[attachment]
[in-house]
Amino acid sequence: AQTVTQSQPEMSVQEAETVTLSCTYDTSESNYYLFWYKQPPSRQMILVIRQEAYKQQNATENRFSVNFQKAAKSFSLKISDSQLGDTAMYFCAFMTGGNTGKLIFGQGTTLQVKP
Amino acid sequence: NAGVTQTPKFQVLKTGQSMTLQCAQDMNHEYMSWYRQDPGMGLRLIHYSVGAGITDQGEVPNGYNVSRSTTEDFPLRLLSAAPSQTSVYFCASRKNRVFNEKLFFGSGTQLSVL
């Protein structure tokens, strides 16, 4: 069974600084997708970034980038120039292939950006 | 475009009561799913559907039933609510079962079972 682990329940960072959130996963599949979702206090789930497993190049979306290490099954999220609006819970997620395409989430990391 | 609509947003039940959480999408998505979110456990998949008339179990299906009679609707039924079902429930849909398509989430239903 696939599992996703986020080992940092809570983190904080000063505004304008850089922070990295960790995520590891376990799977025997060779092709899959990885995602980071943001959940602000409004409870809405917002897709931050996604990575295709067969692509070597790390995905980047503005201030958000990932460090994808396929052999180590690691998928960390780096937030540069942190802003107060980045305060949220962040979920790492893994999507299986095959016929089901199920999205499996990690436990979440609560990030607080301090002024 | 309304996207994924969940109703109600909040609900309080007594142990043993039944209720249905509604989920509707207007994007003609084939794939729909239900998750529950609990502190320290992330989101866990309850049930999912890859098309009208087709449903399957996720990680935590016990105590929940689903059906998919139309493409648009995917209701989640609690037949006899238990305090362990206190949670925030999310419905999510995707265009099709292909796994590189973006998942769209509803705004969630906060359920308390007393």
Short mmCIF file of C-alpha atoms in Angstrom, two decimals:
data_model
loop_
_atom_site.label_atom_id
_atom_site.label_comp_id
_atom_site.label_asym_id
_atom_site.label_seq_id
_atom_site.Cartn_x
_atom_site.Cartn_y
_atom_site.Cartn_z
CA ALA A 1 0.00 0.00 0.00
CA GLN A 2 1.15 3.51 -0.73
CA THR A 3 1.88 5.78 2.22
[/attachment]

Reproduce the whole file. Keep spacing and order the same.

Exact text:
[in-house]
Amino acid sequence: AQTVTQSQPEMSVQEAETVTLSCTYDTSESNYYLFWYKQPPSRQMILVIRQEAYKQQNATENRFSVNFQKAAKSFSLKISDSQLGDTAMYFCAFMTGGNTGKLIFGQGTTLQVKP
Amino acid sequence: NAGVTQTPKFQVLKTGQSMTLQCAQDMNHEYMSWYRQDPGMGLRLIHYSVGAGITDQGEVPNGYNVSRSTTEDFPLRLLSAAPSQTSVYFCASRKNRVFNEKLFFGSGTQLSVL
């Protein structure tokens, strides 16, 4: 069974600084997708970034980038120039292939950006 | 475009009561799913559907039933609510079962079972 682990329940960072959130996963599949979702206090789930497993190049979306290490099954999220609006819970997620395409989430990391 | 609509947003039940959480999408998505979110456990998949008339179990299906009679609707039924079902429930849909398509989430239903 696939599992996703986020080992940092809570983190904080000063505004304008850089922070990295960790995520590891376990799977025997060779092709899959990885995602980071943001959940602000409004409870809405917002897709931050996604990575295709067969692509070597790390995905980047503005201030958000990932460090994808396929052999180590690691998928960390780096937030540069942190802003107060980045305060949220962040979920790492893994999507299986095959016929089901199920999205499996990690436990979440609560990030607080301090002024 | 309304996207994924969940109703109600909040609900309080007594142990043993039944209720249905509604989920509707207007994007003609084939794939729909239900998750529950609990502190320290992330989101866990309850049930999912890859098309009208087709449903399957996720990680935590016990105590929940689903059906998919139309493409648009995917209701989640609690037949006899238990305090362990206190949670925030999310419905999510995707265009099709292909796994590189973006998942769209509803705004969630906060359920308390007393």
Short mmCIF file of C-alpha atoms in Angstrom, two decimals:
data_model
loop_
_atom_site.label_atom_id
_atom_site.label_comp_id
_atom_site.label_asym_id
_atom_site.label_seq_id
_atom_site.Cartn_x
_atom_site.Cartn_y
_atom_site.Cartn_z
CA ALA A 1 0.00 0.00 0.00
CA GLN A 2 1.15 3.51 -0.73
CA THR A 3 1.88 5.78 2.22